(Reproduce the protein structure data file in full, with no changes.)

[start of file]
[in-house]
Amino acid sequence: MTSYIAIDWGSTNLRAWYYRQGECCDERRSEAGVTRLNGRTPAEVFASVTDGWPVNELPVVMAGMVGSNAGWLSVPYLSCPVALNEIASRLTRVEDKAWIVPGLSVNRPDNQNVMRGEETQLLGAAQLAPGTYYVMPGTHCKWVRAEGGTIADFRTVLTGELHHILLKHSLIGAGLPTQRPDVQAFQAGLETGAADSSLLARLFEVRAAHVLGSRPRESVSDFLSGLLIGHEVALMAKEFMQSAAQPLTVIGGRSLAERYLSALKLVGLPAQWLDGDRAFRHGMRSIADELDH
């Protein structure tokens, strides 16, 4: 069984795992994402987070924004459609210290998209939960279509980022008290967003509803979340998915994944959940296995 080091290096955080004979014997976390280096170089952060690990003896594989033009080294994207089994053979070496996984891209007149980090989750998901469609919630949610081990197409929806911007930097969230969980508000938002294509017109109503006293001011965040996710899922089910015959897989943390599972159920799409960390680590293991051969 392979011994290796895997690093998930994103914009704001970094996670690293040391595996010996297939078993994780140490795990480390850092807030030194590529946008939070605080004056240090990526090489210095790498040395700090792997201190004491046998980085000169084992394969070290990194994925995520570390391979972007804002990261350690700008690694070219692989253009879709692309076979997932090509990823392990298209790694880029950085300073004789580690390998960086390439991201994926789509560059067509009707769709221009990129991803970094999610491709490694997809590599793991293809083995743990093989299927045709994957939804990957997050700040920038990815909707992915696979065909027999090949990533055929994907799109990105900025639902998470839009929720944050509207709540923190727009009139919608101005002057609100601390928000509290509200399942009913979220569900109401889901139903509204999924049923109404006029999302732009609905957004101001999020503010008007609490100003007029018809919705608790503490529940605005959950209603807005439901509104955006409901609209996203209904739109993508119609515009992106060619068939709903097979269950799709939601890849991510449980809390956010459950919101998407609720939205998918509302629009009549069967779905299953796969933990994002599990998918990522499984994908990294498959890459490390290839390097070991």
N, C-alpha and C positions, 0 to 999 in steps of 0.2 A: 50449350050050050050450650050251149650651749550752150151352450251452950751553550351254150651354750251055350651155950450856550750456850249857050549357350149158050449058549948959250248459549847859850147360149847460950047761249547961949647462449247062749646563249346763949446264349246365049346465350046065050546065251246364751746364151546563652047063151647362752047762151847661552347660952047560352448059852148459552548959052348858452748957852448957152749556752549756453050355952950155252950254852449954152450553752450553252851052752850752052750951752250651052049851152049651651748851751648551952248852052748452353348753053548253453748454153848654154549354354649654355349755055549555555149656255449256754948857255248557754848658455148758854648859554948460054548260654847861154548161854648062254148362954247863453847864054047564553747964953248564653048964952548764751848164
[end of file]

[in-house]
Amino acid sequence: MTSYIAIDWGSTNLRAWYYRQGECCDERRSEAGVTRLNGRTPAEVFASVTDGWPVNELPVVMAGMVGSNAGWLSVPYLSCPVALNEIASRLTRVEDKAWIVPGLSVNRPDNQNVMRGEETQLLGAAQLAPGTYYVMPGTHCKWVRAEGGTIADFRTVLTGELHHILLKHSLIGAGLPTQRPDVQAFQAGLETGAADSSLLARLFEVRAAHVLGSRPRESVSDFLSGLLIGHEVALMAKEFMQSAAQPLTVIGGRSLAERYLSALKLVGLPAQWLDGDRAFRHGMRSIADELDH
């Protein structure tokens, strides 16, 4: 069984795992994402987070924004459609210290998209939960279509980022008290967003509803979340998915994944959940296995 080091290096955080004979014997976390280096170089952060690990003896594989033009080294994207089994053979070496996984891209007149980090989750998901469609919630949610081990197409929806911007930097969230969980508000938002294509017109109503006293001011965040996710899922089910015959897989943390599972159920799409960390680590293991051969 392979011994290796895997690093998930994103914009704001970094996670690293040391595996010996297939078993994780140490795990480390850092807030030194590529946008939070605080004056240090990526090489210095790498040395700090792997201190004491046998980085000169084992394969070290990194994925995520570390391979972007804002990261350690700008690694070219692989253009879709692309076979997932090509990823392990298209790694880029950085300073004789580690390998960086390439991201994926789509560059067509009707769709221009990129991803970094999610491709490694997809590599793991293809083995743990093989299927045709994957939804990957997050700040920038990815909707992915696979065909027999090949990533055929994907799109990105900025639902998470839009929720944050509207709540923190727009009139919608101005002057609100601390928000509290509200399942009913979220569900109401889901139903509204999924049923109404006029999302732009609905957004101001999020503010008007609490100003007029018809919705608790503490529940605005959950209603807005439901509104955006409901609209996203209904739109993508119609515009992106060619068939709903097979269950799709939601890849991510449980809390956010459950919101998407609720939205998918509302629009009549069967779905299953796969933990994002599990998918990522499984994908990294498959890459490390290839390097070991």
N, C-alpha and C positions, 0 to 999 in steps of 0.2 A: 50449350050050050050450650050251149650651749550752150151352450251452950751553550351254150651354750251055350651155950450856550750456850249857050549357350149158050449058549948959250248459549847859850147360149847460950047761249547961949647462449247062749646563249346763949446264349246365049346465350046065050546065251246364751746364151546563652047063151647362752047762151847661552347660952047560352448059852148459552548959052348858452748957852448957152749556752549756453050355952950155252950254852449954152450553752450553252851052752850752052750951752250651052049851152049651651748851751648551952248852052748452353348753053548253453748454153848654154549354354649654355349755055549555555149656255449256754948857255248557754848658455148758854648859554948460054548260654847861154548161854648062254148362954247863453847864054047564553747964953248564653048964952548764751848164